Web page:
You’ve narrowed down your choices and have decided to pursue a career in human resources. Good decision! HR professionals have the important job of hiring, retaining and engaging the talented employees that keep an organization running smoothly. They perform an important internal business function and touch the lives and careers of every worker.
Now that you’ve got your mind set on human resources, where to begin? Education is a good place to start. A bachelor’s degree prepares you for many specialists and generalist roles, while a master’s degree in HR will be required for more complex (and higher-paying) positions. For many employers, work experience will be required: Don’t expect to graduate and get your dream job right away. As you progress in your career, you’ll probably need to seek out additional training and certifications.
Here are four career paths in HR for you to consider:.
Human Resources Managers and Directors
Good HR doesn’t just happen. It requires dedicated, knowledgeable professionals to carefully set a strategy and then put in place the pieces to achieve it. HR managers and HR directors are those professionals, setting the policies, programs and guidelines that attract, develop and retain the most talented workers.
Organizational psychology can help HR leaders learn how to engage employees, enhance productivity, create a collaborative environment and increase satisfaction — all elements that boost the bottom line and reduce costly turnover. Managers and directors typically have master’s degrees.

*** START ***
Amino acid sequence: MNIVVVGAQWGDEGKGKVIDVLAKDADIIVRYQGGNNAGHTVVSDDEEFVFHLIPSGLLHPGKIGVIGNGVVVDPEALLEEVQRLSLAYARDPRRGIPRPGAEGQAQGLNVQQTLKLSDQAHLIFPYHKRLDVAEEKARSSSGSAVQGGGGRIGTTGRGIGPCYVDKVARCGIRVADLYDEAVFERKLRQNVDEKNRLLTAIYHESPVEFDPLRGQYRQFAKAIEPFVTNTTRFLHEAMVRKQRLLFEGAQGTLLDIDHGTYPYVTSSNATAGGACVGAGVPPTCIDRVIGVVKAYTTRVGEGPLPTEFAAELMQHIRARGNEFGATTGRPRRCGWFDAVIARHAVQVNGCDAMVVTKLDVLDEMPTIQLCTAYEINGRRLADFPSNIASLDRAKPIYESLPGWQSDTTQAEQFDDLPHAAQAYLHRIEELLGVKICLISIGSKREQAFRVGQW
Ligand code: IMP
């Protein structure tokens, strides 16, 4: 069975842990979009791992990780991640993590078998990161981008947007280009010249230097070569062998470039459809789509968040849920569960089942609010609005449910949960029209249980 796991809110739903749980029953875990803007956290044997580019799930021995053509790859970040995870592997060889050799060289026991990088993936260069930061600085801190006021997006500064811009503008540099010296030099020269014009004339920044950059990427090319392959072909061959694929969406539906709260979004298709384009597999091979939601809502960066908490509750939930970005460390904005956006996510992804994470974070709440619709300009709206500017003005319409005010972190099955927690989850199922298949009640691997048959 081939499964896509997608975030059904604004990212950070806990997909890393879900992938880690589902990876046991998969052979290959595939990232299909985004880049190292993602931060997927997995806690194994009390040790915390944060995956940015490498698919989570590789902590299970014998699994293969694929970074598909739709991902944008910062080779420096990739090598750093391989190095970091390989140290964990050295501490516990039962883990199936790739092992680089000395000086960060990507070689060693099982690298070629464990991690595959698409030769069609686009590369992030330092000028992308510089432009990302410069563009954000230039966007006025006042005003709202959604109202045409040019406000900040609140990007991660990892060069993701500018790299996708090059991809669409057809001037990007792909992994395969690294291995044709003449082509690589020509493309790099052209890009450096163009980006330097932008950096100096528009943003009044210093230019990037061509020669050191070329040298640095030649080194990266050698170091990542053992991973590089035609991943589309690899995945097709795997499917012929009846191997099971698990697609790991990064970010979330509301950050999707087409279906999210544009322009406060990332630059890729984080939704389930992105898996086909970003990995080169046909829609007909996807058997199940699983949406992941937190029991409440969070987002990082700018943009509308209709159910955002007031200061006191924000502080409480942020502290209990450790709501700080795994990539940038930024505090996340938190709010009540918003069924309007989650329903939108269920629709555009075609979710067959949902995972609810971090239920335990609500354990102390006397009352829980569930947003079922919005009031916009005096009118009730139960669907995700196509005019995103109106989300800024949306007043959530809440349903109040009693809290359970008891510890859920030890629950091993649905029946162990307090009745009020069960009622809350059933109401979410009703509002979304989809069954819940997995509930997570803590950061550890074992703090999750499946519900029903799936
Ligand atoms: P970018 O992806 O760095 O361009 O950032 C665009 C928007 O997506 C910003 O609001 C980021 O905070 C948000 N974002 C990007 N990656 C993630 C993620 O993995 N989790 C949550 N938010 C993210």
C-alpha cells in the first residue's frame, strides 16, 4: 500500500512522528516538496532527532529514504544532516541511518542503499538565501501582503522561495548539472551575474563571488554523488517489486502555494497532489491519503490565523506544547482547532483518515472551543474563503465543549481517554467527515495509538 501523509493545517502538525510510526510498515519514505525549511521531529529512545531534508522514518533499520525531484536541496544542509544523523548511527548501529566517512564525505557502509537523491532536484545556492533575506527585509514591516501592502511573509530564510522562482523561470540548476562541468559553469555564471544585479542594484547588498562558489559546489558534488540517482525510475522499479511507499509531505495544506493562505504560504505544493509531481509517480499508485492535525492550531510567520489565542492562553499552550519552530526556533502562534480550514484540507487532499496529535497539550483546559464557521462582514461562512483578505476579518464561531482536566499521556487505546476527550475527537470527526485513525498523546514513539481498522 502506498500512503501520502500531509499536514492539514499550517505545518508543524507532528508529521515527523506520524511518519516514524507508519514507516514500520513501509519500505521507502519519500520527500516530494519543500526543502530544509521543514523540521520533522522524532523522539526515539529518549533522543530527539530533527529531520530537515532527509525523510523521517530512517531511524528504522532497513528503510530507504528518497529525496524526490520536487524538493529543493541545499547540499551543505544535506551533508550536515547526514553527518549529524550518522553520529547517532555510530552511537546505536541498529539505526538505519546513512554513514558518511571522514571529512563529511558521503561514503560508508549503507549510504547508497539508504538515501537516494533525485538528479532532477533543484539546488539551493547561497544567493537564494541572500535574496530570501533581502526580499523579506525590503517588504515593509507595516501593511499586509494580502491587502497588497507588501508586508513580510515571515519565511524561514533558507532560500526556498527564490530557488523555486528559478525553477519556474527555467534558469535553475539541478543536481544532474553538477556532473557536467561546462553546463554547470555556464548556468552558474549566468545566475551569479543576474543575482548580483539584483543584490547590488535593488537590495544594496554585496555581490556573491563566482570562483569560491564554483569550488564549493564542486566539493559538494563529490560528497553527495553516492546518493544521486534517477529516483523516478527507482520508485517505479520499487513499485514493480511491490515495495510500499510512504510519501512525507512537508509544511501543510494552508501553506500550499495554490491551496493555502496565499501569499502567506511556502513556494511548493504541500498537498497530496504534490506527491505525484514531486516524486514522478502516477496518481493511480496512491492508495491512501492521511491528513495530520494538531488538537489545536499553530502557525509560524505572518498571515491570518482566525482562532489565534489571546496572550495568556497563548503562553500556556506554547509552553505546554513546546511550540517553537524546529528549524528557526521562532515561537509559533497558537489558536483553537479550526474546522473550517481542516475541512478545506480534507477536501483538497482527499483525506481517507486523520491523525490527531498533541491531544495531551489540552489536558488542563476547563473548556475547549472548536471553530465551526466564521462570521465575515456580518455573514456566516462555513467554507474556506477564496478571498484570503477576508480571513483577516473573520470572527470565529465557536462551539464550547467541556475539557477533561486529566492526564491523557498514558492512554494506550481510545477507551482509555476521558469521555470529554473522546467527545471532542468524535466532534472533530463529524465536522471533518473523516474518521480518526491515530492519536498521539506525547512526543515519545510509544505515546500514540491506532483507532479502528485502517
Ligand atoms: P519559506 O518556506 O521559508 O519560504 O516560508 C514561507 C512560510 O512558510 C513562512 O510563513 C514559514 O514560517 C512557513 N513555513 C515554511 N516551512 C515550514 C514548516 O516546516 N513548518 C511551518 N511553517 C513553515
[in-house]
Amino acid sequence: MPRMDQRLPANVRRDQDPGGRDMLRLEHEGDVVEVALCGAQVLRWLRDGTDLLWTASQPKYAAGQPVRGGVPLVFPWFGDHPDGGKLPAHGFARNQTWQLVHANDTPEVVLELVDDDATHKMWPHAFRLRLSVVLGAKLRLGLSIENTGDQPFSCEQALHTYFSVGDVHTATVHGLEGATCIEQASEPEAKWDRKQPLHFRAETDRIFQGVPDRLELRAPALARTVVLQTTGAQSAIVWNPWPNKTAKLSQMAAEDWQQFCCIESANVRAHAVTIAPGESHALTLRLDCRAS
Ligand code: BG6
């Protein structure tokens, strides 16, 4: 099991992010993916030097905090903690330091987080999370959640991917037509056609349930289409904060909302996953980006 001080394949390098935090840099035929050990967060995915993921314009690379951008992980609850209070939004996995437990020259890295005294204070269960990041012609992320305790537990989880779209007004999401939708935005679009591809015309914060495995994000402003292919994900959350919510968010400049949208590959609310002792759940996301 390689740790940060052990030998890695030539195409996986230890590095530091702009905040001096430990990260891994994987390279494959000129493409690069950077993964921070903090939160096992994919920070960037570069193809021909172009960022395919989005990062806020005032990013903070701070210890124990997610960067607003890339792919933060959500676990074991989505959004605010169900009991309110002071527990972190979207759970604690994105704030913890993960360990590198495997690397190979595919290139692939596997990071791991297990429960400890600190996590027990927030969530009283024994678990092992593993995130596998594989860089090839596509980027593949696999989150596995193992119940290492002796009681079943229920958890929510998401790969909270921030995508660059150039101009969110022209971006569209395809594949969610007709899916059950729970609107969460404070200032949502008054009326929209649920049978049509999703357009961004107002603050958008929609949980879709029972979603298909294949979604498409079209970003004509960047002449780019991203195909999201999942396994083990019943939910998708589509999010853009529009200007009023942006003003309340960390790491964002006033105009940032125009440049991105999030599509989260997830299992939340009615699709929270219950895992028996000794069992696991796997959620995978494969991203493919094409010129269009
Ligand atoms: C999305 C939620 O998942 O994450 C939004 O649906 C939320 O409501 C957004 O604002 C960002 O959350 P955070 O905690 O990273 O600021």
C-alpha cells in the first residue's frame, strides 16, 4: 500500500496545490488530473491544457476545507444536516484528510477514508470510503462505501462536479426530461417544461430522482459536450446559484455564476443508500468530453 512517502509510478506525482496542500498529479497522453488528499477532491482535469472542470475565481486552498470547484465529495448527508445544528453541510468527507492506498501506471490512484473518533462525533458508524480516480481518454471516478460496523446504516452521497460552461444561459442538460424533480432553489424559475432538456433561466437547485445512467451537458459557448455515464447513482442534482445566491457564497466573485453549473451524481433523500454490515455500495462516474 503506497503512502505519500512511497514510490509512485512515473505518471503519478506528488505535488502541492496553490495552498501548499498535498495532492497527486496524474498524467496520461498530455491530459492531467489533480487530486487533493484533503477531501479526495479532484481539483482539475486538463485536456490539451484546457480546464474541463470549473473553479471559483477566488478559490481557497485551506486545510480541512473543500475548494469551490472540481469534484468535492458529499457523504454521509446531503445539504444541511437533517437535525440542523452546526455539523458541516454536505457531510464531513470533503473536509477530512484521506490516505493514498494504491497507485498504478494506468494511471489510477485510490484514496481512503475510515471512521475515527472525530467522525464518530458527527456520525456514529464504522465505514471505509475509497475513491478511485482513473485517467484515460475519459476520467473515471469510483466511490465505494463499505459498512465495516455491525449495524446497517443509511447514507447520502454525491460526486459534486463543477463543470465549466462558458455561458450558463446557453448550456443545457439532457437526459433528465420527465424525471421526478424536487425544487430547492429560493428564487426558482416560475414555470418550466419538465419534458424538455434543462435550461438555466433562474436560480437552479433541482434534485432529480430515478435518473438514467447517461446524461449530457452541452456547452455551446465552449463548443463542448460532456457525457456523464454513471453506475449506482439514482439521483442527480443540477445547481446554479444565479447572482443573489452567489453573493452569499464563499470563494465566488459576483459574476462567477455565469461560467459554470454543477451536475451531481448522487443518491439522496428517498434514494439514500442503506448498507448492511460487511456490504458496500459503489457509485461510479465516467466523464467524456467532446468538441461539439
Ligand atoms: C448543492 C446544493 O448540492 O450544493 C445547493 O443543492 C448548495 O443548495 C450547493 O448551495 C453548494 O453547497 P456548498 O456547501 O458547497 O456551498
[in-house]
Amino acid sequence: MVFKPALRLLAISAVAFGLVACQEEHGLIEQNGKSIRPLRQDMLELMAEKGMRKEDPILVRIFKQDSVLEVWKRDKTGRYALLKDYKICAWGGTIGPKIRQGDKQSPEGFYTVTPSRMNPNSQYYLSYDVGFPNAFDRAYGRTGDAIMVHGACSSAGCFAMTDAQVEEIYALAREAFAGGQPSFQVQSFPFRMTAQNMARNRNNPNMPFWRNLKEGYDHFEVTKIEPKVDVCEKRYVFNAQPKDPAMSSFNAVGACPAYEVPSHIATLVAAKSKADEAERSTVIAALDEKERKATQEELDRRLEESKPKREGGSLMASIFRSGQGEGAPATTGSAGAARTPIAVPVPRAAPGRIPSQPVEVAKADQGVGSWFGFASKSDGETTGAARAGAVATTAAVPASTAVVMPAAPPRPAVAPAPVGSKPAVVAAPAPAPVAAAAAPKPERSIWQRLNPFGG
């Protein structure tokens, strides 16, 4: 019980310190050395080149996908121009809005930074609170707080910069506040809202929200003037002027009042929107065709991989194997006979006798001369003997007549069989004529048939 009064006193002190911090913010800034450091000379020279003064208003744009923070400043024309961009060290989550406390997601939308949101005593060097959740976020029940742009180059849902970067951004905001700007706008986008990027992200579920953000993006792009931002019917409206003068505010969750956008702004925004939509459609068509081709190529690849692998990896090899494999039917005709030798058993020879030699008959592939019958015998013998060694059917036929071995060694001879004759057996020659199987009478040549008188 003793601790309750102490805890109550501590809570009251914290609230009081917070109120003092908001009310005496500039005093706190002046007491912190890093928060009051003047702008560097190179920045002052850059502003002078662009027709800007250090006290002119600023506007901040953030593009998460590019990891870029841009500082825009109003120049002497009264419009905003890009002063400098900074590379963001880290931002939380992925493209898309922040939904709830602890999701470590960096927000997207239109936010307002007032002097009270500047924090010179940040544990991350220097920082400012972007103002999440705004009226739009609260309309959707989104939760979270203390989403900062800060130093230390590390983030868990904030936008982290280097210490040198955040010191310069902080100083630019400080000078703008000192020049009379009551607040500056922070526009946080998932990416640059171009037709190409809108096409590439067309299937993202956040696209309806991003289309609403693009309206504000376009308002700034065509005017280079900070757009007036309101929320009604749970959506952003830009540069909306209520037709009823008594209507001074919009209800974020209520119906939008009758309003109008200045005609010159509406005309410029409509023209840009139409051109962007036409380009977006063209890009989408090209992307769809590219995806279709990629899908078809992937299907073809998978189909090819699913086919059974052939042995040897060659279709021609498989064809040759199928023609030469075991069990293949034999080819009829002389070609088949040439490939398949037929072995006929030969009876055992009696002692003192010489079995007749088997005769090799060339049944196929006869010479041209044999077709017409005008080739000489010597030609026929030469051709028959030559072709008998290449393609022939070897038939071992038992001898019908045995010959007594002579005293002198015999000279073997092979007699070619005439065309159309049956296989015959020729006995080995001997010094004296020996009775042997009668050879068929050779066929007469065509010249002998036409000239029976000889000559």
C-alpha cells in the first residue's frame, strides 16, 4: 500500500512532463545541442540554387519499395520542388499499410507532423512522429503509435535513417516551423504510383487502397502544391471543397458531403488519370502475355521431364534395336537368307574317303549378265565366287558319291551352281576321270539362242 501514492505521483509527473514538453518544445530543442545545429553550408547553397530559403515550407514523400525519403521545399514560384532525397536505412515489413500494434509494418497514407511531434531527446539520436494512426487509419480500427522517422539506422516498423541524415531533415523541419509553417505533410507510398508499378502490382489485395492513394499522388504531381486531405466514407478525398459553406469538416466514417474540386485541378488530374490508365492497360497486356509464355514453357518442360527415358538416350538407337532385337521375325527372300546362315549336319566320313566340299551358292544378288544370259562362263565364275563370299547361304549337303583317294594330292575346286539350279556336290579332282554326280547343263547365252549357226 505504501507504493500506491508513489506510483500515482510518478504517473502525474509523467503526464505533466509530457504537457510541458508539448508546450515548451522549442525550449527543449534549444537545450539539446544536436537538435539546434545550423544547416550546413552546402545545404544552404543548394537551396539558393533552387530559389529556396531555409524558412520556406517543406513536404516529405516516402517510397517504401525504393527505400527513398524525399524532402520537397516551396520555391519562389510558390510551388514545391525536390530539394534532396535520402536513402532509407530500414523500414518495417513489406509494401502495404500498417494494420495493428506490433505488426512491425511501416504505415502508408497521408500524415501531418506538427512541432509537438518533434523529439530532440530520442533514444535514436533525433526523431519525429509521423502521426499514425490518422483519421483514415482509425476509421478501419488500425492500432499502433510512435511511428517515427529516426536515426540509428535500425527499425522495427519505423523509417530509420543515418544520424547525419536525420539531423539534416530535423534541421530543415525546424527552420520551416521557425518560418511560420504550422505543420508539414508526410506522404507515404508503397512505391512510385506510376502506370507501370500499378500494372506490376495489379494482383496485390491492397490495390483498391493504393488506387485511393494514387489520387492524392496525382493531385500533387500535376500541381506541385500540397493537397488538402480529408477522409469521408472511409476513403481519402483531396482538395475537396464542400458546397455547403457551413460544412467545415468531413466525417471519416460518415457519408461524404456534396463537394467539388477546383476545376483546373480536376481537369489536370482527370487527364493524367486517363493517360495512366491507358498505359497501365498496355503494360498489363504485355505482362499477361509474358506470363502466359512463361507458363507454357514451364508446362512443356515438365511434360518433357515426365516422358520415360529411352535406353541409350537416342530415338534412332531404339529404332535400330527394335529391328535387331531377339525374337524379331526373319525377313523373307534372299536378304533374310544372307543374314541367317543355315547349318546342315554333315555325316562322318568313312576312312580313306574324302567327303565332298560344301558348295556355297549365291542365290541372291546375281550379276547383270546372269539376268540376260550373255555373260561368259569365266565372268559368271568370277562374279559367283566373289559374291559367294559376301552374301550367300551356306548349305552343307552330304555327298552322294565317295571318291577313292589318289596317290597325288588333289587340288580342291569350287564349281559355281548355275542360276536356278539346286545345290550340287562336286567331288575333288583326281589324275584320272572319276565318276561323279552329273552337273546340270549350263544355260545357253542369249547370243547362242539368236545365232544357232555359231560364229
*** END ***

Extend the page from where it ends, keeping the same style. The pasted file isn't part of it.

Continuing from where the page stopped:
- The job outlook is expected to grow 9 percent from 2014 to 2024, which is faster than the national average
- Average pay in 2015 was $117,080 per year
- Highest 10 percent of earners made more than $187,000 per year
- About 33 percent of HR managers and directors reported working more than 40 hours a week
Human Resources Coordinators/Specialists
As an HR coordinator/specialist, you’ll be the public face of the HR function, dealing directly with candidates and new hires. An essential part of your job will be to keep the HR organization running smoothly with duties including coordinating activities, conducting preliminary paperwork for recruiting and scheduling interviews. Specialists can start with an associate’s degree.
- The job outlook is expected to grow 5 percent from 2014 to 2024, which is about the same pace as the national average
- Average pay in 2015 was $63,710 per year
- Highest 10 percent of earners made more than $99,920 per year
- Most coordinators/specialists work full time during regular business hours
A benefits specialist has the important role of researching, implementing and coordinating the organization’s various employee benefits programs, such as healthcare, retirement and insurance plans. This requires the ability to determine the costs and benefits of each program, as well as the insight to know what kinds of benefits will effectively attract and retain the best talent. Specialist roles typically require an associate’s degree.
- The job outlook is expected to grow 4 percent from 2014 to 2024, which is slower than the national average
- Average pay in 2015 was $121,630
- Highest 10 percent of earners made more than $187,200 a year
- Most benefits specialists work full time during regular business hours
Training and Development Managers
To be effective, an organization needs to provide each employee with the skills, training and development opportunities he or she needs to work productively. In addition, training is necessary to help employees understand the organizational culture, shared behaviors and company expectations. As a training and development manager, you’ll help plan and coordinate these programs. You’ll need a keen understanding of the company and industry so that you can anticipate opportunities and challenges that will require training to address. You’ll most likely need a master’s degree to take on a management role.
- The job outlook is expected to grow 7 percent from 2014 to 2024, which is on par with the national average
- Average pay in 2015 was $111,680
- The highest 10 percent of earners made more than $180,360 a year
- Half of training and development managers reported working more than 40 hours a week, and travel might be required